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Working at a high-tech company, you’d expect me to be a proponent of technology.  But I take it a step further.
While cultural critics and social commentators LOVE to highlight the downsides of technology — it’s making us anti-social, self-indulgent, quick thrill seekers — I spend much of my days proving the life-enriching aspects of technology.
So when I found this story on Mashable (alongside another article bemoaning the negative effects of technology on human welfare), I was inspired.
Antonia Eriksson, a young, pretty Swede, has a food-porn, work-out, healthy-eating instagram page (eatmoveporn), full of enviable selfies.  But the purpose of her page isn’t to just make our mouths water or spike our jealousy meter.  Instead, selfie after selfie is actually a documentary of her journey from near-death anorexia to a healthy, happy life.
Interestingly, whether she’s 85 lbs in a hospital or about to work out months later, she smiles and shows off her body.  Her use of the overly smiley, seemingly vapid selfie photographic “language” lets her tell her story that much more powerfully.  She’s stuns you with her honesty and jarring mismatch between an adolescent attitude and the gravity of anorexia.
No girl or woman can avoid the topic of anorexia these days.  Either she or someone she’s close to has experienced the illness first hand, or she continually gets hit with the ongoing debate over whether the fashion and beauty industry destroys women’s self-esteem. And, as result, the conversation has started to get filtered out.  Of course we’re all sensitive to imagery of extremely sick girls.  But I wonder if we’re getting so saturated that the impact isn’t as effective as before.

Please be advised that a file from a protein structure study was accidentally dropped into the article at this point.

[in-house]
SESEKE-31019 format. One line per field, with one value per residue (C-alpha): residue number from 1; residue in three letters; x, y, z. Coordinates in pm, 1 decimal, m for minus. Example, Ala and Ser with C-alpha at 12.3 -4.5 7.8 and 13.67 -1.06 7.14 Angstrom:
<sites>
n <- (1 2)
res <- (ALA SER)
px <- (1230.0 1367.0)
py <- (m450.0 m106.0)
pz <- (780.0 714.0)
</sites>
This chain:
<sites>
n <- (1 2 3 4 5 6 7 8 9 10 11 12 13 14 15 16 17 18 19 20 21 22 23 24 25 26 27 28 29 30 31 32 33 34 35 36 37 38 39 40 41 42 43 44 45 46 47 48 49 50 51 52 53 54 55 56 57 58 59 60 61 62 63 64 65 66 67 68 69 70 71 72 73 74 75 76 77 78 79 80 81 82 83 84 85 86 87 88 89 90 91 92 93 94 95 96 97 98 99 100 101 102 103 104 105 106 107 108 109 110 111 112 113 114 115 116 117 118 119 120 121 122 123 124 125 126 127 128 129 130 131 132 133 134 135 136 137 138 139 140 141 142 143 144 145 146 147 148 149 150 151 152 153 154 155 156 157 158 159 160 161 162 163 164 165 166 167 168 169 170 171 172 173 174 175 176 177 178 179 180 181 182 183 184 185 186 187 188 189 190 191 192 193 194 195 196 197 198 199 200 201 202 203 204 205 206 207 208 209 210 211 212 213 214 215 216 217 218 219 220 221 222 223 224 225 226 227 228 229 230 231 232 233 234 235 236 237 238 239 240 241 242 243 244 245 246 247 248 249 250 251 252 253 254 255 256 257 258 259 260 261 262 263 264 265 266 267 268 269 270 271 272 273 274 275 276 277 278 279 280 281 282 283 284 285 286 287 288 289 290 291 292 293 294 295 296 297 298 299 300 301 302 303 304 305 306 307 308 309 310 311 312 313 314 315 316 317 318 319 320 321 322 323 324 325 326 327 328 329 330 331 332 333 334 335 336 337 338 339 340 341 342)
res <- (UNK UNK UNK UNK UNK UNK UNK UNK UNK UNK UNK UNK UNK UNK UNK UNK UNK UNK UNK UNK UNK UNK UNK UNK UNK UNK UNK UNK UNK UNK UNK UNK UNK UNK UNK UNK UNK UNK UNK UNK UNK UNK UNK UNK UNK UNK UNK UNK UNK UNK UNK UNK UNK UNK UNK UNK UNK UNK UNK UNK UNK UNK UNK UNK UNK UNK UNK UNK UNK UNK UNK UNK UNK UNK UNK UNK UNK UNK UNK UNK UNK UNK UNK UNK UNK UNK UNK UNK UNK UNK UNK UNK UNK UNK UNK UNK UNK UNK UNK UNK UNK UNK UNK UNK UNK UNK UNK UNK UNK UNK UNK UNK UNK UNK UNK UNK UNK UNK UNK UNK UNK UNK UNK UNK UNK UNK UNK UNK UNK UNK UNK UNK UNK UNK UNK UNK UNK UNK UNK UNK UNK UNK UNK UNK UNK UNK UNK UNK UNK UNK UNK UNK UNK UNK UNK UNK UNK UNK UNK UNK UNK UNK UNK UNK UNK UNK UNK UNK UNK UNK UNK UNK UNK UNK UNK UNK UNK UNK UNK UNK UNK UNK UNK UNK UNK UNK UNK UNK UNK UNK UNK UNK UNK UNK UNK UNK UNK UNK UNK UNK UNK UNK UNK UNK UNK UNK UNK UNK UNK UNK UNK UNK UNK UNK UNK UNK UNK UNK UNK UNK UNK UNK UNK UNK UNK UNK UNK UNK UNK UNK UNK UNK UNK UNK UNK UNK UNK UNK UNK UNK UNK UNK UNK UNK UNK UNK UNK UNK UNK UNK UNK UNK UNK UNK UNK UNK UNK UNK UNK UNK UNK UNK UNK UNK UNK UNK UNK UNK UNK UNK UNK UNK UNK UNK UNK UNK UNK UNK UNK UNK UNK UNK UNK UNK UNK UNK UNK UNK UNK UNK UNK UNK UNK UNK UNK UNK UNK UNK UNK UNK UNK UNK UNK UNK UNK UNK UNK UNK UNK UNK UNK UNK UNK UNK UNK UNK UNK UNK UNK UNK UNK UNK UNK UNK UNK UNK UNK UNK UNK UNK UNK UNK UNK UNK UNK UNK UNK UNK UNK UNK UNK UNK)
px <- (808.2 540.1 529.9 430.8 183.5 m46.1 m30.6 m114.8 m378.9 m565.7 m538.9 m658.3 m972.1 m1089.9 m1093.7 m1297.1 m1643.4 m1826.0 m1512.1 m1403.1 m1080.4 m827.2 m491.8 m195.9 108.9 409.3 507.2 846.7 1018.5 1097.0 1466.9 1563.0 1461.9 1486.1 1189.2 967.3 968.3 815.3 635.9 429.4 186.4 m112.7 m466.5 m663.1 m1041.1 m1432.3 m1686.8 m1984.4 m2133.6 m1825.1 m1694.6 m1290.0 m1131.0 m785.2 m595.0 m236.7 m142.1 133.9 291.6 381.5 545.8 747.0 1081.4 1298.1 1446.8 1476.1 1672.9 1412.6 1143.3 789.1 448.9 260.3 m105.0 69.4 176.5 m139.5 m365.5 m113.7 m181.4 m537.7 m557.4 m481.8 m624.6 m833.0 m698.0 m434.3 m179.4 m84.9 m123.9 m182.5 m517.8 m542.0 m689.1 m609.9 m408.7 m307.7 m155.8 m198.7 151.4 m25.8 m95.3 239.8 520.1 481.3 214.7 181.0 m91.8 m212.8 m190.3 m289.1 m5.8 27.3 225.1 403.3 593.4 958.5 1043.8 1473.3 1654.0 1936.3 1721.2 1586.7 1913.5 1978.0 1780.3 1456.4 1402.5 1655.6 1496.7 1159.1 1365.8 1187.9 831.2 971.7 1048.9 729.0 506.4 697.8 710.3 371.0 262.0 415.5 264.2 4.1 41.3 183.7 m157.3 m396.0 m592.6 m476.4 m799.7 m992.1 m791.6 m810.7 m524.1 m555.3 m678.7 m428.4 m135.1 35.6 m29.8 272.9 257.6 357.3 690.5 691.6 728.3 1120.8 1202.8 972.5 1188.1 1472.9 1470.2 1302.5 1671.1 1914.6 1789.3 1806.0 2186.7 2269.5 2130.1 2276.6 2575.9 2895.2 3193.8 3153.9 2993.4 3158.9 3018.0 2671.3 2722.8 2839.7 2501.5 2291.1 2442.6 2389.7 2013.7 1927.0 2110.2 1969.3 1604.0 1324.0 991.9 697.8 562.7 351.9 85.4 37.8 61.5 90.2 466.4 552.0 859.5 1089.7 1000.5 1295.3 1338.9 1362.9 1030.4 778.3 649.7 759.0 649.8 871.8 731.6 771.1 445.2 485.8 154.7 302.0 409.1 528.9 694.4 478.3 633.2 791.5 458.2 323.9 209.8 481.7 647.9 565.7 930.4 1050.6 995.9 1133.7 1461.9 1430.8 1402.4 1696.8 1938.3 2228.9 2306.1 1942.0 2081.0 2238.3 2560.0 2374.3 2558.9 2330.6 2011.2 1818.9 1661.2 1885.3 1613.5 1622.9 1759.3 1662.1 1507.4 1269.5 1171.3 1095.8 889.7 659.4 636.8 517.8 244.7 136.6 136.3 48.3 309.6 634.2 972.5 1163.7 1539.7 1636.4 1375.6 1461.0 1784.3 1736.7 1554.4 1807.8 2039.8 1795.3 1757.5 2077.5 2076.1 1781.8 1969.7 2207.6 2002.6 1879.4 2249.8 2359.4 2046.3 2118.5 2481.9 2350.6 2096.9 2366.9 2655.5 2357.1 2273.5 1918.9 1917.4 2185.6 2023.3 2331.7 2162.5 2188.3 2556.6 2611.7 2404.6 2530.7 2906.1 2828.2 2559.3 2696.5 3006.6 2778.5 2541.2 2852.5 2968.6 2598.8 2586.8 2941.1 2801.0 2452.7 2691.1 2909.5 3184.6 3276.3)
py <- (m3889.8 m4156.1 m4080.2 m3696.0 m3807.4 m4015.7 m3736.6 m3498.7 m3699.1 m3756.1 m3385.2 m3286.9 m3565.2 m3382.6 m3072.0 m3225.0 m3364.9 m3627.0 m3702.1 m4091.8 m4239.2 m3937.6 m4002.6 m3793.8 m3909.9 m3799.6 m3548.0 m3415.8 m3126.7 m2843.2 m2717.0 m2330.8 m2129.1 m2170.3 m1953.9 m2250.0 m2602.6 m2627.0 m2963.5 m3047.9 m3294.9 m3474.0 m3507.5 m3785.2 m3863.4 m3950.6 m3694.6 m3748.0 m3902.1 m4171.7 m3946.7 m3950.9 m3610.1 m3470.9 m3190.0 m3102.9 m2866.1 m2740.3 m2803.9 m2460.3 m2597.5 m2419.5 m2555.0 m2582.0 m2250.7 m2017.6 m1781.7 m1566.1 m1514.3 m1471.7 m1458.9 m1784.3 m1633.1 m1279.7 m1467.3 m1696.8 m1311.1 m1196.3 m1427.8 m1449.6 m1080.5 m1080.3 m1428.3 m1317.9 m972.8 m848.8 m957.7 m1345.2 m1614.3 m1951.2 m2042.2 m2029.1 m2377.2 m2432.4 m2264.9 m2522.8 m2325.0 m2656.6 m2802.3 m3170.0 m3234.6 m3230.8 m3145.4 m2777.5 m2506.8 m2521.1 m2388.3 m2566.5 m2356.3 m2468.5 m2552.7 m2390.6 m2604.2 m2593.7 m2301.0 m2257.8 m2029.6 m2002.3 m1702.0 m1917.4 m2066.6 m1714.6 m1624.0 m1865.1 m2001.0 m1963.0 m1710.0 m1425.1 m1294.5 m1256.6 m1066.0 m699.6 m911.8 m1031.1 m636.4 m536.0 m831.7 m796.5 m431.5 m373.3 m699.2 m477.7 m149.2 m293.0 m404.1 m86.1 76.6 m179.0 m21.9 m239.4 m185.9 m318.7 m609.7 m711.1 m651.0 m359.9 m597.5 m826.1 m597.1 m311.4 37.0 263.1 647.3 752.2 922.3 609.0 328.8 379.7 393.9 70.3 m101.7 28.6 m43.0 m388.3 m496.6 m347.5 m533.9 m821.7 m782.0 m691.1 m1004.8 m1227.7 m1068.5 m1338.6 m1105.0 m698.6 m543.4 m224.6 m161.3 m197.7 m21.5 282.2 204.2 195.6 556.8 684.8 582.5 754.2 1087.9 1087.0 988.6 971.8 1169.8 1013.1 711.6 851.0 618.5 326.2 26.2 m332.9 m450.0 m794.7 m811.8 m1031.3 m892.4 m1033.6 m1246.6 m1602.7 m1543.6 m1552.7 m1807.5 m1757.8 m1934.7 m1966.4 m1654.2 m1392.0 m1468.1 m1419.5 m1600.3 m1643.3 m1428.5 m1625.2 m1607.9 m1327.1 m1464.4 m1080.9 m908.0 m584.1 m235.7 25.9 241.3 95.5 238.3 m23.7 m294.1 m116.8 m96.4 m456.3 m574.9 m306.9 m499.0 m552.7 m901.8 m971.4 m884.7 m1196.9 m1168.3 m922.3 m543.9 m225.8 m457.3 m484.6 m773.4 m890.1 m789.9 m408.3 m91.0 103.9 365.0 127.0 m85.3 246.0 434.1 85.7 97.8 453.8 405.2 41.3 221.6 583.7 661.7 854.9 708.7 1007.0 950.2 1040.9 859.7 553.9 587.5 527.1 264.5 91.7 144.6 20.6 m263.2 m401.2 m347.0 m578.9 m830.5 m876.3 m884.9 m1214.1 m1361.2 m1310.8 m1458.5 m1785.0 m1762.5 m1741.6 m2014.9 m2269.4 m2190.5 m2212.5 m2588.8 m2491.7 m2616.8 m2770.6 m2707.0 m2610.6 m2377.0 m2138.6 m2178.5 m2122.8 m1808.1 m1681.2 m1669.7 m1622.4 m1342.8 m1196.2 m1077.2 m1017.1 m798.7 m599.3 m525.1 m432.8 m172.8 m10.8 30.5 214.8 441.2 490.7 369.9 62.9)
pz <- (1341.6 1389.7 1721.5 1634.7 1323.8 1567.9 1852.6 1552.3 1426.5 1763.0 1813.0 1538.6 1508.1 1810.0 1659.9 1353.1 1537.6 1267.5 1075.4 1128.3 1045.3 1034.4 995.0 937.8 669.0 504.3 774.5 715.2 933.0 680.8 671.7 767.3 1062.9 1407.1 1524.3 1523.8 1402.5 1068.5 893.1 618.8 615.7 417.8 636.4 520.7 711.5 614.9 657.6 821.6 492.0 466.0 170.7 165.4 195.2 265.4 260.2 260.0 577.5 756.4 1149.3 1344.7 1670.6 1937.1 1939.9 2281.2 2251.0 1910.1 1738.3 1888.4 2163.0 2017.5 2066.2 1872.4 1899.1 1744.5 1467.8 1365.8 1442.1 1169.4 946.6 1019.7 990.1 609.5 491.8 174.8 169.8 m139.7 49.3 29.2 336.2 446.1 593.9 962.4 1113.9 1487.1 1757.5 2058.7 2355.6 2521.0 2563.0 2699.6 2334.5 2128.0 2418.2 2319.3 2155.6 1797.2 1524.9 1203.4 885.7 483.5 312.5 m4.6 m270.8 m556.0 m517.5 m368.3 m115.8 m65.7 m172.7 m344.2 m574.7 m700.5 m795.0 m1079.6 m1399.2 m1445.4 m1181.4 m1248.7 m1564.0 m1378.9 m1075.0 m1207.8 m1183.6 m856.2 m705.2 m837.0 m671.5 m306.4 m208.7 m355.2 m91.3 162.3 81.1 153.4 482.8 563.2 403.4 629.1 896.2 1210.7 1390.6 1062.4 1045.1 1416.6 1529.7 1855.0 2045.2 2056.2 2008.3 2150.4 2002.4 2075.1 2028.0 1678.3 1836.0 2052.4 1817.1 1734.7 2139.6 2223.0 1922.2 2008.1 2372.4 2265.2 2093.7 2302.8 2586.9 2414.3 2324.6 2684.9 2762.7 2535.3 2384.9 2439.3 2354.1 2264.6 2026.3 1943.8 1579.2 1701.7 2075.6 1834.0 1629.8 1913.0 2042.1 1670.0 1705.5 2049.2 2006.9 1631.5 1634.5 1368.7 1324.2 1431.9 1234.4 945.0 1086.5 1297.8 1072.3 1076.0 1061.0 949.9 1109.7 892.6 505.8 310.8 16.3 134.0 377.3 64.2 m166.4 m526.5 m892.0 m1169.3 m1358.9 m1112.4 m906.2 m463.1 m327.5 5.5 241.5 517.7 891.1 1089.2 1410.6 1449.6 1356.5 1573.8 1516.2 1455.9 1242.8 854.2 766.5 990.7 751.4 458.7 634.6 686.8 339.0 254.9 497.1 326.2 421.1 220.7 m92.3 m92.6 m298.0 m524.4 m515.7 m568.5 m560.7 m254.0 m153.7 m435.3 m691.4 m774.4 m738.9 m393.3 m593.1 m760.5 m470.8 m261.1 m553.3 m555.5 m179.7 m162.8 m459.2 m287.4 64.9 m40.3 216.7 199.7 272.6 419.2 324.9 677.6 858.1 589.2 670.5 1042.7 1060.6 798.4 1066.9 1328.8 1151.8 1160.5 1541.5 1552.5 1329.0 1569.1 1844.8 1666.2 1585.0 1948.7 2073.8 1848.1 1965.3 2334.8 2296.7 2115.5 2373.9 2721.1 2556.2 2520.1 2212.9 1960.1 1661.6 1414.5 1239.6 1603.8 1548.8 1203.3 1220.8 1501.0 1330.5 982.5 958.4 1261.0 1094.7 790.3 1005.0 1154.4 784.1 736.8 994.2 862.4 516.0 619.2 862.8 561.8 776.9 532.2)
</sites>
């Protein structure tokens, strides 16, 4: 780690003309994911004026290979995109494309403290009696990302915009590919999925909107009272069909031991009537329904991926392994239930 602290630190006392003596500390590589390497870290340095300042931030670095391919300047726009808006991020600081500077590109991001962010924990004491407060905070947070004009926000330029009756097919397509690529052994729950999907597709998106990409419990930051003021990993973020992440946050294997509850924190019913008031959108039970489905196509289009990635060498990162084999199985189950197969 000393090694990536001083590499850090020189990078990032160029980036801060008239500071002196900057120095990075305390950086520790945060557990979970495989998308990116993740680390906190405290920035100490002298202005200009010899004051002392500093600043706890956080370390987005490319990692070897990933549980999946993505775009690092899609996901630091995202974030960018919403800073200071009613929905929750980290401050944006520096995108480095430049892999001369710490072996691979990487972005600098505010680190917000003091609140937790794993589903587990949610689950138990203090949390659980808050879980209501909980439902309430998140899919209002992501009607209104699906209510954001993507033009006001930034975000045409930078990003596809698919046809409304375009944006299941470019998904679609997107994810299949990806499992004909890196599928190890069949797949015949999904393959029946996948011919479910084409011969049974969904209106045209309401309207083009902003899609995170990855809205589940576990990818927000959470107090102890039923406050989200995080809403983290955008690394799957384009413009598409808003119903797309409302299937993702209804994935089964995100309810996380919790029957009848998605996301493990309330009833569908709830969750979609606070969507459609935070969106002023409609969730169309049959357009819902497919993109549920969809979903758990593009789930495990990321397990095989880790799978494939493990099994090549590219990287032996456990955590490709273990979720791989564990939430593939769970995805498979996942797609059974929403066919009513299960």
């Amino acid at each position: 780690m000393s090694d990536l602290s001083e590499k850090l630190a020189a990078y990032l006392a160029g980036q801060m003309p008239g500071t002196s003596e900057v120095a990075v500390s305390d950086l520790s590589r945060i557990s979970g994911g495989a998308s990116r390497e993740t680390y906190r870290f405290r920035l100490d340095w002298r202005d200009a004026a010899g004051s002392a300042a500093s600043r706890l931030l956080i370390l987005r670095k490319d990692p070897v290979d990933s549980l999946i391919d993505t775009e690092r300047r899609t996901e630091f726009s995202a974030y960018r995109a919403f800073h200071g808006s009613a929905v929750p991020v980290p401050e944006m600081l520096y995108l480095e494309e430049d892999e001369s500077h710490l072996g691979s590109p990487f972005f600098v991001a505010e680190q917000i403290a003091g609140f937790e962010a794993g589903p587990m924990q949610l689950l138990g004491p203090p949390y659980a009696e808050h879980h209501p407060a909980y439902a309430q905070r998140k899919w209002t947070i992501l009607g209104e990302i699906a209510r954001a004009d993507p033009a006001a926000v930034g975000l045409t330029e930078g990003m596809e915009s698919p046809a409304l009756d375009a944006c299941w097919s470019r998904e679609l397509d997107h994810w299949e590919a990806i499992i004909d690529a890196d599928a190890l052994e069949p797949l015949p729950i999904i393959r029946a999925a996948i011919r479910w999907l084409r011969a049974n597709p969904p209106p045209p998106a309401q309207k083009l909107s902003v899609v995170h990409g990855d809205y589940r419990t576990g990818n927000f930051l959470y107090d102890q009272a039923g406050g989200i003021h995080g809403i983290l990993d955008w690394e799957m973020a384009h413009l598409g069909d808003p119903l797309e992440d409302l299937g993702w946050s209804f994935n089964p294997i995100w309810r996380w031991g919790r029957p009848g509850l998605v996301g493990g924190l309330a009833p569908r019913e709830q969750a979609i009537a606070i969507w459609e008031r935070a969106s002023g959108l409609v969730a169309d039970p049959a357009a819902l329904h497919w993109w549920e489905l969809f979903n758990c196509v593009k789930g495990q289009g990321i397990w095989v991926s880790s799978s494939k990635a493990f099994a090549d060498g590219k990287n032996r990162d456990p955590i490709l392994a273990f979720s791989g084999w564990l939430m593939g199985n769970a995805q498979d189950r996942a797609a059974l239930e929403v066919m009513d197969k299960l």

Using today’s parlance of selfies is a smart way to bring the conversation back to the fore.  It speaks the language that young people understand and can better relate to.  And Eriksson’s brilliant juxtaposition of seemingly vapid techniques to tell a stark and important story is striking.
Lesson learned?  We may do stupid things these days online.  But if we scratch beneath the surface, we see that our behaviors may not be stupid or vapid at all.  Instead they may be strokes of brilliance.  And more importantly, they may save people’s lives.

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